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Many employers use cameras in the workplace to hinder on-the-job theft and for other security measures. Most of the time, employees are not aware of these cameras so as not to defeat the purpose. But has an employer violated your rights by doing this?

Legally, it is permissible as long as employees are notified. But there are times where it is not. While state laws limit how and where these cameras are used, and how employees may be monitored, all businesses must have a legitimate reason to monitor its employees with cameras.

It is a federal law that wiretapping may not be used to record audio, which is why closed- caption video does not include any sound.

The state privacy laws that govern recording employees and customers do have limits. For instance, an employer may not spy on you in a restroom, a break room, or any other area where there is a reasonable expectation of privacy.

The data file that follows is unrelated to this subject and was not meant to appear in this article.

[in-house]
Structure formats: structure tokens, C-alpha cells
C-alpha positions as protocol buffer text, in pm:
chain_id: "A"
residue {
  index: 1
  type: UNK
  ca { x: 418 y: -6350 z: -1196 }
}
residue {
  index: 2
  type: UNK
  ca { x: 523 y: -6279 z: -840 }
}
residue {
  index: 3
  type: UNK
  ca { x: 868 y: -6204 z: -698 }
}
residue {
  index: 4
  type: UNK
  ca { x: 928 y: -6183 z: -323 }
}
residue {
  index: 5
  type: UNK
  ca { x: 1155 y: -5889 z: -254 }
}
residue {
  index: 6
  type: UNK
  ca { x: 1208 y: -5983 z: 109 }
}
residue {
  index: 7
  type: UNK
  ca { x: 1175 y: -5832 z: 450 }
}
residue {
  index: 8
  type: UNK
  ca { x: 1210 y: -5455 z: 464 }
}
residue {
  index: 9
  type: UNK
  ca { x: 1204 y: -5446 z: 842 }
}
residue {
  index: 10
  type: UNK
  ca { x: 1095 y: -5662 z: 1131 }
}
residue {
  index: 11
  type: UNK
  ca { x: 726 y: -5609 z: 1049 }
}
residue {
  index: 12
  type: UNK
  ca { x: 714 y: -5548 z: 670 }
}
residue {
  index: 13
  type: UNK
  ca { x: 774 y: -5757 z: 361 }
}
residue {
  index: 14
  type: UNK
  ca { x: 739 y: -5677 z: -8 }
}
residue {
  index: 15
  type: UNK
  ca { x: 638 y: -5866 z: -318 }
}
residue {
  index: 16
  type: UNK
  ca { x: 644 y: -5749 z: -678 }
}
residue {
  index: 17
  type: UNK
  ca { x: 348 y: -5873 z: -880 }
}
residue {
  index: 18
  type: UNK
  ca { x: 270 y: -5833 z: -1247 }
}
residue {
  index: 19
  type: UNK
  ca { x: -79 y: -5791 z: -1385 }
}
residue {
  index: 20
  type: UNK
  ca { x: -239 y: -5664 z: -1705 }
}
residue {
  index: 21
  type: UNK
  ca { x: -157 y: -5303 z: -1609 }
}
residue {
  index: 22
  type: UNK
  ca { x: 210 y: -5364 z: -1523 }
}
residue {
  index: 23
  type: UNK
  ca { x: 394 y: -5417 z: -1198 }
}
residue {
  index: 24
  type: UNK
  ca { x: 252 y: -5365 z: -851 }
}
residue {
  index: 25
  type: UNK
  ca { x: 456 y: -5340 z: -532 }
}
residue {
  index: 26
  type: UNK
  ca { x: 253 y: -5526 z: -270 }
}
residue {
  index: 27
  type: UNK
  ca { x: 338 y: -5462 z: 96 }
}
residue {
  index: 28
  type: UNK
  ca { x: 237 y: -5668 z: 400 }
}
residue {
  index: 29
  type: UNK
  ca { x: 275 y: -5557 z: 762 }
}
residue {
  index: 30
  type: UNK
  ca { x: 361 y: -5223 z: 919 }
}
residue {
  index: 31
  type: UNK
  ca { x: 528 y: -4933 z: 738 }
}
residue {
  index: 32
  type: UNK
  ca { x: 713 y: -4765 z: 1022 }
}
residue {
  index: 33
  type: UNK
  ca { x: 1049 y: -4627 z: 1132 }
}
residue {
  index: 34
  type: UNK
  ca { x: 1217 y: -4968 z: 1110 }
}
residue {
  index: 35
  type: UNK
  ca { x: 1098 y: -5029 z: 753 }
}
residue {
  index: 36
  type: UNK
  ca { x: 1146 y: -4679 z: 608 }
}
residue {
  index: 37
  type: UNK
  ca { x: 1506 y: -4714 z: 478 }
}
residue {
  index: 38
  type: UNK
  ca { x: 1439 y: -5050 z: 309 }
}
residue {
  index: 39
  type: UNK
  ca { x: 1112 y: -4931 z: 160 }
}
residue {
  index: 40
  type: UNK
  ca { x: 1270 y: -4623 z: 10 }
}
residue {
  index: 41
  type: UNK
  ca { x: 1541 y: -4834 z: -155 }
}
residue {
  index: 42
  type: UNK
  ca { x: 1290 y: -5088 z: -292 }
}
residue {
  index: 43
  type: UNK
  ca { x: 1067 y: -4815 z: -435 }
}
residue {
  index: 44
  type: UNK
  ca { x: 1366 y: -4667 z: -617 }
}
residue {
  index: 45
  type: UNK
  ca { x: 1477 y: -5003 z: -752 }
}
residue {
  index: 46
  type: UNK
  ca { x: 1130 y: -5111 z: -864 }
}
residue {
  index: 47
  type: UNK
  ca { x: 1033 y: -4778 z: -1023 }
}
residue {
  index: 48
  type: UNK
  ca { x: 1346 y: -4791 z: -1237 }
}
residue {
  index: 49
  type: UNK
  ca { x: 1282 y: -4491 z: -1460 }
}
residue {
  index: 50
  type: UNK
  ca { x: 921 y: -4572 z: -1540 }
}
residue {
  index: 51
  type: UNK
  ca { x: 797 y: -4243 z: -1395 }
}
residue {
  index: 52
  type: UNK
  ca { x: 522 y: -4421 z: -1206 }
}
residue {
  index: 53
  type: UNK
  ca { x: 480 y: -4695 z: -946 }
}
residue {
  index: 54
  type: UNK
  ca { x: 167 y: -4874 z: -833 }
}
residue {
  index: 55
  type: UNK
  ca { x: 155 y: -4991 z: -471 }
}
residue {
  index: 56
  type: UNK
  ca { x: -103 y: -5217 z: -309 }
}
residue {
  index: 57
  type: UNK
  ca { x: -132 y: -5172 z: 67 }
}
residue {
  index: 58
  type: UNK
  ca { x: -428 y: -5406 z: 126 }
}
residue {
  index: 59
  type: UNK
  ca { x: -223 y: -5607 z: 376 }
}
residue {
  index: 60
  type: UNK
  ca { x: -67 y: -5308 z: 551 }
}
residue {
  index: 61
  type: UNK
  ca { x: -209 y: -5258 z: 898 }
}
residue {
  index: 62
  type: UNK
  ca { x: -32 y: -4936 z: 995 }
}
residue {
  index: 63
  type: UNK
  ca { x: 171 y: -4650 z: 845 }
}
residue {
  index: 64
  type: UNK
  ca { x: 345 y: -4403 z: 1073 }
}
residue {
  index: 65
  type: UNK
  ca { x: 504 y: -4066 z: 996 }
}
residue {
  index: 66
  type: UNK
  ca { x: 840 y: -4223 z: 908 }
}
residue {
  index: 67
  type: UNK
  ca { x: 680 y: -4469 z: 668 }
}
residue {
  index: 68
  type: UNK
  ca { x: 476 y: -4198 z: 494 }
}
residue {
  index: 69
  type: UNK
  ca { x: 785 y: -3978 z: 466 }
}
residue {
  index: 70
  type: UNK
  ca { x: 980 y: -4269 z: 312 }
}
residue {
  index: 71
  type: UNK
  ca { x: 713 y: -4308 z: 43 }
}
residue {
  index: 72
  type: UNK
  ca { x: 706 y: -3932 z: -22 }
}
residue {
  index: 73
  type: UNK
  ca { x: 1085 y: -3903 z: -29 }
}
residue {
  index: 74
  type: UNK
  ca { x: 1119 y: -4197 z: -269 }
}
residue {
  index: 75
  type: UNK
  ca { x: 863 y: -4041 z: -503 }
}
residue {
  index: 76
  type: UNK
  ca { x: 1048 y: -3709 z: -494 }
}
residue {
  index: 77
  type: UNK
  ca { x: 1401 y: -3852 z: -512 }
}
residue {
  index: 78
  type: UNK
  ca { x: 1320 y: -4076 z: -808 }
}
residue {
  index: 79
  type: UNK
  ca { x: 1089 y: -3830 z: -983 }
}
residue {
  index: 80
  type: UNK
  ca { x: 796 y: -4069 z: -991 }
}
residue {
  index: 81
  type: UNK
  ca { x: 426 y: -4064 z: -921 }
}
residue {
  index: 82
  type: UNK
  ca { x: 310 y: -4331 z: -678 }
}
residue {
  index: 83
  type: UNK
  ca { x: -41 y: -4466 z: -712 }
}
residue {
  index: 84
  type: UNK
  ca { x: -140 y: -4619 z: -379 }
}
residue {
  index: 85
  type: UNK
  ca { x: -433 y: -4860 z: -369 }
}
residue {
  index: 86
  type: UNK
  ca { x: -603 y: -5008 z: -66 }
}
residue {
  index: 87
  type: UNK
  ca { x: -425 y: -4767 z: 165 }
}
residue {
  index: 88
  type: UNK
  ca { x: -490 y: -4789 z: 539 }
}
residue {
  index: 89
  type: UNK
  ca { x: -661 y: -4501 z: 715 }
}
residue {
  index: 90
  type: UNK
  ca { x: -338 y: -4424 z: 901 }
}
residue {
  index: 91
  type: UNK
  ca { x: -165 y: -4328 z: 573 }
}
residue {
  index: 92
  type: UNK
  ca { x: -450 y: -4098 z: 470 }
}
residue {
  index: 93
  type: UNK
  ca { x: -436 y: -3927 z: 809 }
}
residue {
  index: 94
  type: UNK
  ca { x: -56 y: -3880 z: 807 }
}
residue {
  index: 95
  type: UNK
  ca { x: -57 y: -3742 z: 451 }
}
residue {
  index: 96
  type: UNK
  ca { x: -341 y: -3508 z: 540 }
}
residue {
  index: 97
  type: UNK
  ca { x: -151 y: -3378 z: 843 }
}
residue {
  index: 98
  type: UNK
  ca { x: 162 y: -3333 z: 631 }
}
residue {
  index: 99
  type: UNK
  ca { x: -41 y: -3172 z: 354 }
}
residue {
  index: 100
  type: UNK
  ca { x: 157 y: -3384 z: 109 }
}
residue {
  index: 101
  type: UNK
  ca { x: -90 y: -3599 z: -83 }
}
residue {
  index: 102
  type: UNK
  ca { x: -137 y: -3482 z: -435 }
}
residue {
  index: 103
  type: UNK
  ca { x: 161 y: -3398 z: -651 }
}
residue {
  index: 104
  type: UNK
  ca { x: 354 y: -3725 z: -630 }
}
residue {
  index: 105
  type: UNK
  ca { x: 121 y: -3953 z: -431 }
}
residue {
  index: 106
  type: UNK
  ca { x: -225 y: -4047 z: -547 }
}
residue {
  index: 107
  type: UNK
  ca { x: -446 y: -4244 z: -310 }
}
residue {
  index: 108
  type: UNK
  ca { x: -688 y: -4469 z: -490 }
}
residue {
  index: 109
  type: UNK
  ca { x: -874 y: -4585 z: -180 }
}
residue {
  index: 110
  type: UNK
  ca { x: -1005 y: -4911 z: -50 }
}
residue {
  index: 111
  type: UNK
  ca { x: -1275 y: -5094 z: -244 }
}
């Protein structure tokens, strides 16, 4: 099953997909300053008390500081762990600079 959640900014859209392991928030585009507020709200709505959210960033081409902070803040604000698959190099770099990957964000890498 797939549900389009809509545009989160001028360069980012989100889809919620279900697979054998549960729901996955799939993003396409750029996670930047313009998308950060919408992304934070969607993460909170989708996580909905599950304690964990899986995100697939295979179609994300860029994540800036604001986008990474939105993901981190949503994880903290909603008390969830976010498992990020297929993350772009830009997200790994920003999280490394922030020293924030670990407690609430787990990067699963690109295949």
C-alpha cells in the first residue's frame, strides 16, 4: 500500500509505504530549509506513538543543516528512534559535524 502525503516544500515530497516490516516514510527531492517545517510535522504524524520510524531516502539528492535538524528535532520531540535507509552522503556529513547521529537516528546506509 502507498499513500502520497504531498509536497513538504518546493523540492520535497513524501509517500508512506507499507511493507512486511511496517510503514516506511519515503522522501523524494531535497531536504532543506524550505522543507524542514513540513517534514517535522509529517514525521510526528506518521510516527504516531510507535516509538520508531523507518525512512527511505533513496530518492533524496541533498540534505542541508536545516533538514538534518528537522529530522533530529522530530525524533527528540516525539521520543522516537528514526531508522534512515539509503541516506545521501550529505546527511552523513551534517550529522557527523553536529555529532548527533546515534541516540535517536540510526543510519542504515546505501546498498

It is common for banks, restaurants and others that do business with the public to use video surveillance in areas where security and theft prevention is important. It is fair to say that employees who work in a jewelry store have no expectation of privacy, while those working in a cubicle expect a certain level of privacy.

Regardless of the reason for use, employers must let their employees know that the cameras are being used.

Another area where there are stricter regulations regarding the use of video is where union employees are involved. The National Labor Relations Act prohibits use of video to record employers’ union activities.

Employers may use video surveillance for a host of reasons, but they must do so lawfully.

If you have questions about about the laws in your state, please consult an employment lawyer.  You may use our Online Legal Directory to find an attorney in your area.

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